The Love Books of Ovid
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Only edition thus, limited to copies of this is ; pp. Hard cover.
No dust jacket as issued. Excellent condition, beautifully printed on Strathmore Meldon deckle edge laid paper. A beautiful book. A comp[letely unexpurgated and newly translated edition by Charles D. Young together with the Elegie translated by Christopher Marlowe.
Original black cloth with yellow, orange and black decorative paper panel on front and back covers. Endpapers have the same yellow, orange and black decoration. Gold gilt printing on the spine is bright. Excellent condition, beautifully printed on Strathmore Meldon deckle edge laid paper Edition: Only edition thus, limited to copies of this is ; pp.
Translated by J. Lewis May.
Ovid: Selected full-text books and articles
Ayuda ebook. Sinopsis Comentarios. Otros libros del autor. The king replied, "On thee the lot shall fall; Be thou, my guest, the sacrifice for all. A rightful doom, the laws of nature cry, 'Tis, the artificers of death should die. Thus justly women suffer by deceit, Their practice authorises us to cheat.
Beg her, with tears, thy warm desires to grant; For tears will pierce a heart of adamant.
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If tears will not be squeezed, then rub your eye, Or 'noint the lids, and seem at least to cry. Kiss, if you can; resistance if she make, And will not give you kisses, let her take. Kiss only soft, I charge you, and beware With your hard bristles not to brush the fair. He who has gain'd a kiss, and gains no more, Deserves to lose the bliss he got before. If once she kiss, her meaning is exprest; There wants but little pushing for the rest; Which if thou dost not gain, by strength or art, The name of clown then suits with thy desert; 'Tis downright dulness, and a shameful part.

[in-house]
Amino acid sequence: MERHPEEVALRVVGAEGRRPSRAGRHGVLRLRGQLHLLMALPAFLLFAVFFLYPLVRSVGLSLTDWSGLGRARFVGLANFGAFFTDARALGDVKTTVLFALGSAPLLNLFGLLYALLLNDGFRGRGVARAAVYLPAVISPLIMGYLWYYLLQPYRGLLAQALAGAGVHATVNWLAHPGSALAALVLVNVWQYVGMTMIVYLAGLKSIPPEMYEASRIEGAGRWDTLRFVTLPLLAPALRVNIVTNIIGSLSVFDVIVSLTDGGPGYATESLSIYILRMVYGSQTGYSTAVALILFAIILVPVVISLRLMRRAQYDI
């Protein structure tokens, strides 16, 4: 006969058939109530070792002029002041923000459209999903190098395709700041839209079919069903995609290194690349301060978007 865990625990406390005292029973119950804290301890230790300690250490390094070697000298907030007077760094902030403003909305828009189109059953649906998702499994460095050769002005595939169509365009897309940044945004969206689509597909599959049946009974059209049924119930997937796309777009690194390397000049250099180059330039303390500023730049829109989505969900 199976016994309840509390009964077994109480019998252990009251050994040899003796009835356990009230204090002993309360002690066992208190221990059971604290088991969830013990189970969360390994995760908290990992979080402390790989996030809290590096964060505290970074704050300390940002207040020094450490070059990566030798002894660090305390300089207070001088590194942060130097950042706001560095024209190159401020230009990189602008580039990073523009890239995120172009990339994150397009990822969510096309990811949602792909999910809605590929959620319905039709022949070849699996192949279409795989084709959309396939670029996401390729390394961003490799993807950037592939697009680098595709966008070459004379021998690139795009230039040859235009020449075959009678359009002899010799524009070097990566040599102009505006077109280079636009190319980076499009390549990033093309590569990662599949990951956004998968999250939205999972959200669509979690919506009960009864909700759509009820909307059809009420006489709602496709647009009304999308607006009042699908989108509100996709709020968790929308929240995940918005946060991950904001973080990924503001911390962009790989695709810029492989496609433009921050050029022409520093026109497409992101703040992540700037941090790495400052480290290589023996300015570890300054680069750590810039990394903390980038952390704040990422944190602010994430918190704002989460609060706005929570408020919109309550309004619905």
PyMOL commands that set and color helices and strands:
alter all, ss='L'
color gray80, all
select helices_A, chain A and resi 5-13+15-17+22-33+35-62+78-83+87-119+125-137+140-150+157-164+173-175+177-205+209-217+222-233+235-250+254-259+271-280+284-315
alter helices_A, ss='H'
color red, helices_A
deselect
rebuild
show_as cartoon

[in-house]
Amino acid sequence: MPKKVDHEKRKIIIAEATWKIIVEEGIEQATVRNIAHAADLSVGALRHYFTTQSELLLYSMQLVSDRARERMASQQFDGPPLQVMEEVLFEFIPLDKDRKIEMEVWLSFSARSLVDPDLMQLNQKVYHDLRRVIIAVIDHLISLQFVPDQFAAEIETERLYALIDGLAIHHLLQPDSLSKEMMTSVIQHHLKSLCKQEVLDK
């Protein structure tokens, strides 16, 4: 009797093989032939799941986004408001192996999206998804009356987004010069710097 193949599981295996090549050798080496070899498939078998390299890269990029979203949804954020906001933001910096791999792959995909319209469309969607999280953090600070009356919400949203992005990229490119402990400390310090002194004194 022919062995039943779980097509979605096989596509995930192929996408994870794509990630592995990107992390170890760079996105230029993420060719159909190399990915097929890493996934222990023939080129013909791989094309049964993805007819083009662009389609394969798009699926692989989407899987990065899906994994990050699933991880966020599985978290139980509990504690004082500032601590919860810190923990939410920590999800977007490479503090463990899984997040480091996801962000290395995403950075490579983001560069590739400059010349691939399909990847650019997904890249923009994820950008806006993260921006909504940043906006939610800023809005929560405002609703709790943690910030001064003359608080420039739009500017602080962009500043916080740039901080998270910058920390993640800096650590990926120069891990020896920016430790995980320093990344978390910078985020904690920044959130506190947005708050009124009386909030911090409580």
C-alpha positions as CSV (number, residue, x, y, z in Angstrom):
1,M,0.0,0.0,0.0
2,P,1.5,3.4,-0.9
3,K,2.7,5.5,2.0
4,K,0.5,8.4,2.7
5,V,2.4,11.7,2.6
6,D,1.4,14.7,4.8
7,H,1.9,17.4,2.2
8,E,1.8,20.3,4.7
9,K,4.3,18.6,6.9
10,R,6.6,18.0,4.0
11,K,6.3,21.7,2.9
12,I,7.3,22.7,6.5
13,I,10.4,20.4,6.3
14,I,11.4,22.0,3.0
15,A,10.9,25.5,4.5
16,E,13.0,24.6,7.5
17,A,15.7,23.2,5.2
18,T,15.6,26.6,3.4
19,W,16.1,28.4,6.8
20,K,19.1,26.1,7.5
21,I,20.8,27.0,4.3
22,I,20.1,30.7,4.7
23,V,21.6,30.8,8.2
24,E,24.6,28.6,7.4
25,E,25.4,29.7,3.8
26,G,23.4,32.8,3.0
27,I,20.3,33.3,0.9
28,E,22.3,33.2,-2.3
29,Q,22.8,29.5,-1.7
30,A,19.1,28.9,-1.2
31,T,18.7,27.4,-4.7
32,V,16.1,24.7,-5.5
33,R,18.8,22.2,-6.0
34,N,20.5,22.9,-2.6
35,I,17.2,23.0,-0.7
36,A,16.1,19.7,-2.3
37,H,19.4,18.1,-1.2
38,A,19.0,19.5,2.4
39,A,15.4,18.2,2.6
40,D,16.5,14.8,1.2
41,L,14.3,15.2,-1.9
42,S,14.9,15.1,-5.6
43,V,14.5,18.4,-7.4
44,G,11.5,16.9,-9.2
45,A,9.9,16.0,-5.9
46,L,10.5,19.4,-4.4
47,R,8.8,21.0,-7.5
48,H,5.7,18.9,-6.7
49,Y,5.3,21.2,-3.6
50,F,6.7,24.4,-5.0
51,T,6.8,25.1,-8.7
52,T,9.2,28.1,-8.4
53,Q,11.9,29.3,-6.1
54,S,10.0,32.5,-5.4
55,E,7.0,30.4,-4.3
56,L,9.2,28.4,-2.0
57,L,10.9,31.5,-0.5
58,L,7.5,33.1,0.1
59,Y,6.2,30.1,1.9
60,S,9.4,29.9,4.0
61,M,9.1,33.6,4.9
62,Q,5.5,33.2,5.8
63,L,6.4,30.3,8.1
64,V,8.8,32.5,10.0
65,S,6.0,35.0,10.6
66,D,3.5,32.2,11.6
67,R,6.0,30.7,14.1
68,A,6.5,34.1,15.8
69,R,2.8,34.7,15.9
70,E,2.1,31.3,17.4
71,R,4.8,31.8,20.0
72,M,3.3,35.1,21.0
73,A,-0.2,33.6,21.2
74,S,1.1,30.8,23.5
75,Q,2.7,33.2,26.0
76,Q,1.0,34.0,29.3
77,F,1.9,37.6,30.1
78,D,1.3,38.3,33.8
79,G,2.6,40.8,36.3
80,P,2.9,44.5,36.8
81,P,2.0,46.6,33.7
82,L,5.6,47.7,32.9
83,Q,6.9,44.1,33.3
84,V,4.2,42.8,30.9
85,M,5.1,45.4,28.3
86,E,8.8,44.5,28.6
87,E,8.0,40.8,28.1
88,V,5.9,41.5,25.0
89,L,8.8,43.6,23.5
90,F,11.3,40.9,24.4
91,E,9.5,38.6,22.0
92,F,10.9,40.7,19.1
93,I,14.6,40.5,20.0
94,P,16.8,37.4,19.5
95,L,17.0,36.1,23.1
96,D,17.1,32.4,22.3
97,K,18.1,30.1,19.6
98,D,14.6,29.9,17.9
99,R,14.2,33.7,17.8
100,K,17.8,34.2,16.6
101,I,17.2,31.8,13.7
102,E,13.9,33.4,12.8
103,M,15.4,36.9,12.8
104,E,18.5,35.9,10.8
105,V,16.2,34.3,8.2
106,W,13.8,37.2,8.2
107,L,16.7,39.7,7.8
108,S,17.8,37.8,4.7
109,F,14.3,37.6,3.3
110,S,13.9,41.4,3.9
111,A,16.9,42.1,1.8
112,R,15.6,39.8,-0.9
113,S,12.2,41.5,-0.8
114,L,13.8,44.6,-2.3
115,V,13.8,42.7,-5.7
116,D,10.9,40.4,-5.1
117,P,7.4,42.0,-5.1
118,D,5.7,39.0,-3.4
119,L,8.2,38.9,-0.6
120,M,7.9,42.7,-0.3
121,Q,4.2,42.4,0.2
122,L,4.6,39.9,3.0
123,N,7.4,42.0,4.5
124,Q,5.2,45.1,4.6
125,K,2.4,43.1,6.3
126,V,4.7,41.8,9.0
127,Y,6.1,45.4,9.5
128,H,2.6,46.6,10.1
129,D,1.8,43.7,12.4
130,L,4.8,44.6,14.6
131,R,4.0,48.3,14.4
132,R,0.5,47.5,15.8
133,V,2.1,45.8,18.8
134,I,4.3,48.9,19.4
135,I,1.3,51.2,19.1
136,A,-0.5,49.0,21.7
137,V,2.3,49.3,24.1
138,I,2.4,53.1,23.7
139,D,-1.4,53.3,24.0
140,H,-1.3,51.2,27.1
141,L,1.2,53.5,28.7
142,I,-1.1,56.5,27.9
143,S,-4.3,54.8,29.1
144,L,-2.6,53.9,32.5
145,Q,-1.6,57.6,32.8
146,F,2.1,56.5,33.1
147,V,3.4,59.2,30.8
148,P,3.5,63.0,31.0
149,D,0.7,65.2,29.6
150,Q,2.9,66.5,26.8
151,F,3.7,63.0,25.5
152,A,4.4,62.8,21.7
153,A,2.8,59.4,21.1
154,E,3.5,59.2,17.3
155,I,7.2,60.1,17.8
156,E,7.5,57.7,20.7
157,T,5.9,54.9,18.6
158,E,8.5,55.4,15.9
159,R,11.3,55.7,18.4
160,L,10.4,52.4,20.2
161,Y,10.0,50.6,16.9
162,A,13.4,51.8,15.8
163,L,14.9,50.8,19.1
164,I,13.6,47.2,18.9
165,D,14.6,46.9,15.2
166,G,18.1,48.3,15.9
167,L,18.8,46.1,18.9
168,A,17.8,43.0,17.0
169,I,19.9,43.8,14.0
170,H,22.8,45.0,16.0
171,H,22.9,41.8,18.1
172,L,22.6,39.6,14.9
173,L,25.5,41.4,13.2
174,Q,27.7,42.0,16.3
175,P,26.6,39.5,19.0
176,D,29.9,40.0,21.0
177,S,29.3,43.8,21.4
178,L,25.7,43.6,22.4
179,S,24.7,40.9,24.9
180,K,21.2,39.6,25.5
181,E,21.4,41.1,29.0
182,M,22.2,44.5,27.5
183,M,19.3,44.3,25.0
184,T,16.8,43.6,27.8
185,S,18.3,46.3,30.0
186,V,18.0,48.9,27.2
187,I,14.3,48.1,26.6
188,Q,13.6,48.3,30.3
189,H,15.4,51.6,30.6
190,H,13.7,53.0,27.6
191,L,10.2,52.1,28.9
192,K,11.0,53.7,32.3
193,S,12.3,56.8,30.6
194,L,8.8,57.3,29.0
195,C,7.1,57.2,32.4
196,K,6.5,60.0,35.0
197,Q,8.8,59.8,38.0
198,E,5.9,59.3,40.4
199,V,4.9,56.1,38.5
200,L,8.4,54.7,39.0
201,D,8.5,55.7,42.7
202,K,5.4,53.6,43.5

Perhaps she calls it force, but if she 'scape, She will not thank you for th' omitted rape. The sex is cunning to conceal their fires; They would be forc'd e'en to their own desires. They seem t' accuse you with a down-cast sight, But in their souls confess you did them right.checkout.midtrans.com/la-baeza-conocer-mujeres.php
The Love Books of Ovid by May J Lewis Trans - AbeBooks
Who might be forc'd, and yet untouch'd depart, Thank with their tongues, but curse you with their heart. Fair Phoebe and her sister did prefer, To their dull mates, the noble ravisher. When Venus had the golden apple gain'd, And the just judge fair Helen had obtained; When she with triumph was at Troy receiv'd, The Trojans joyful, while the Grecians griev'd: They vow'd revenge of violated laws, And Greece was arming in the cuckold's cause; Achilles, by his mother warn'd from war, Disguis'd his sex, and lurk'd among the fair.
What means Aeacides to spin and sew? With spear and sword in field thy valour show! And leaving this, the noble Pallas know. Or with that other draw the woolly twine, The same the fates for lector's thread assign? Banish thy falchion in thy powerful hand, Which can alone the pond'rous lance command. In the same room by chance the royal maid Was lodg'd, and, by his seeming sex, betrayed, Close to her side the youthful hero laid.